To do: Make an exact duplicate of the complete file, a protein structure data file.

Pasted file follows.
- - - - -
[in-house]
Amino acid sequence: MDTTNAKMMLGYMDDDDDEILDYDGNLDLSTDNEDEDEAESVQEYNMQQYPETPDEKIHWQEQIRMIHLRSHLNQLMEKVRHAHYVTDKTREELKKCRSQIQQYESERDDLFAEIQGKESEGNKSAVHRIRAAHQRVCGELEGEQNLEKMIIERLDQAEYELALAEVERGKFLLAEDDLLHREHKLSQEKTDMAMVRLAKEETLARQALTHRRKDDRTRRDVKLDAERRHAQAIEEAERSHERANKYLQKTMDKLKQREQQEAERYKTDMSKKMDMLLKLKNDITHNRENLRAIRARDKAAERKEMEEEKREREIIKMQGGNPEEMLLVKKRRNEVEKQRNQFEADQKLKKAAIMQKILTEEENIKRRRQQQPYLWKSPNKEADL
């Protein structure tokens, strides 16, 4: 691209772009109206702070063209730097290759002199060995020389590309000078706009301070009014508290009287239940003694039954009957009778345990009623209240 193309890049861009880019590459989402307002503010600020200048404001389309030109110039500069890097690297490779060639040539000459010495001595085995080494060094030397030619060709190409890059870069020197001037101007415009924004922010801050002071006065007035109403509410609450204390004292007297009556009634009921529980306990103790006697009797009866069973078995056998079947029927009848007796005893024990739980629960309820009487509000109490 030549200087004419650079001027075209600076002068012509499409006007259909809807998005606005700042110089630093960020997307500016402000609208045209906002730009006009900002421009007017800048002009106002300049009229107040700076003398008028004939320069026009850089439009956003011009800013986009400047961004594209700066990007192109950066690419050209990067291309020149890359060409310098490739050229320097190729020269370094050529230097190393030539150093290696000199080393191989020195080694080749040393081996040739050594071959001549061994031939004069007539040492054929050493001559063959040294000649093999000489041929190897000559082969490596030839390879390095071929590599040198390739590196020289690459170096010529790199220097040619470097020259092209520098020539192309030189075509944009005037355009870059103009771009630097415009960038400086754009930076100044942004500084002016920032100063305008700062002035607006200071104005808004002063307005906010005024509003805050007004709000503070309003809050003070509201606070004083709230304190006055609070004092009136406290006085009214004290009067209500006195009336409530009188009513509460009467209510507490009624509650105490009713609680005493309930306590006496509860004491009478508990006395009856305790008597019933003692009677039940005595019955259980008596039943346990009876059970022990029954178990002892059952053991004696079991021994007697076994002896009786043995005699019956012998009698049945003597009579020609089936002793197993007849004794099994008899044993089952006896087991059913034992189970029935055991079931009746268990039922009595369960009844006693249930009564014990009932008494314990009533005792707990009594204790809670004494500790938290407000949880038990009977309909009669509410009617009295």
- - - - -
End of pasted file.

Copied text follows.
[in-house]
Amino acid sequence: MDTTNAKMMLGYMDDDDDEILDYDGNLDLSTDNEDEDEAESVQEYNMQQYPETPDEKIHWQEQIRMIHLRSHLNQLMEKVRHAHYVTDKTREELKKCRSQIQQYESERDDLFAEIQGKESEGNKSAVHRIRAAHQRVCGELEGEQNLEKMIIERLDQAEYELALAEVERGKFLLAEDDLLHREHKLSQEKTDMAMVRLAKEETLARQALTHRRKDDRTRRDVKLDAERRHAQAIEEAERSHERANKYLQKTMDKLKQREQQEAERYKTDMSKKMDMLLKLKNDITHNRENLRAIRARDKAAERKEMEEEKREREIIKMQGGNPEEMLLVKKRRNEVEKQRNQFEADQKLKKAAIMQKILTEEENIKRRRQQQPYLWKSPNKEADL
């Protein structure tokens, strides 16, 4: 691209772009109206702070063209730097290759002199060995020389590309000078706009301070009014508290009287239940003694039954009957009778345990009623209240 193309890049861009880019590459989402307002503010600020200048404001389309030109110039500069890097690297490779060639040539000459010495001595085995080494060094030397030619060709190409890059870069020197001037101007415009924004922010801050002071006065007035109403509410609450204390004292007297009556009634009921529980306990103790006697009797009866069973078995056998079947029927009848007796005893024990739980629960309820009487509000109490 030549200087004419650079001027075209600076002068012509499409006007259909809807998005606005700042110089630093960020997307500016402000609208045209906002730009006009900002421009007017800048002009106002300049009229107040700076003398008028004939320069026009850089439009956003011009800013986009400047961004594209700066990007192109950066690419050209990067291309020149890359060409310098490739050229320097190729020269370094050529230097190393030539150093290696000199080393191989020195080694080749040393081996040739050594071959001549061994031939004069007539040492054929050493001559063959040294000649093999000489041929190897000559082969490596030839390879390095071929590599040198390739590196020289690459170096010529790199220097040619470097020259092209520098020539192309030189075509944009005037355009870059103009771009630097415009960038400086754009930076100044942004500084002016920032100063305008700062002035607006200071104005808004002063307005906010005024509003805050007004709000503070309003809050003070509201606070004083709230304190006055609070004092009136406290006085009214004290009067209500006195009336409530009188009513509460009467209510507490009624509650105490009713609680005493309930306590006496509860004491009478508990006395009856305790008597019933003692009677039940005595019955259980008596039943346990009876059970022990029954178990002892059952053991004696079991021994007697076994002896009786043995005699019956012998009698049945003597009579020609089936002793197993007849004794099994008899044993089952006896087991059913034992189970029935055991079931009746268990039922009595369960009844006693249930009564014990009932008494314990009533005792707990009594204790809670004494500790938290407000949880038990009977309909009669509410009617009295």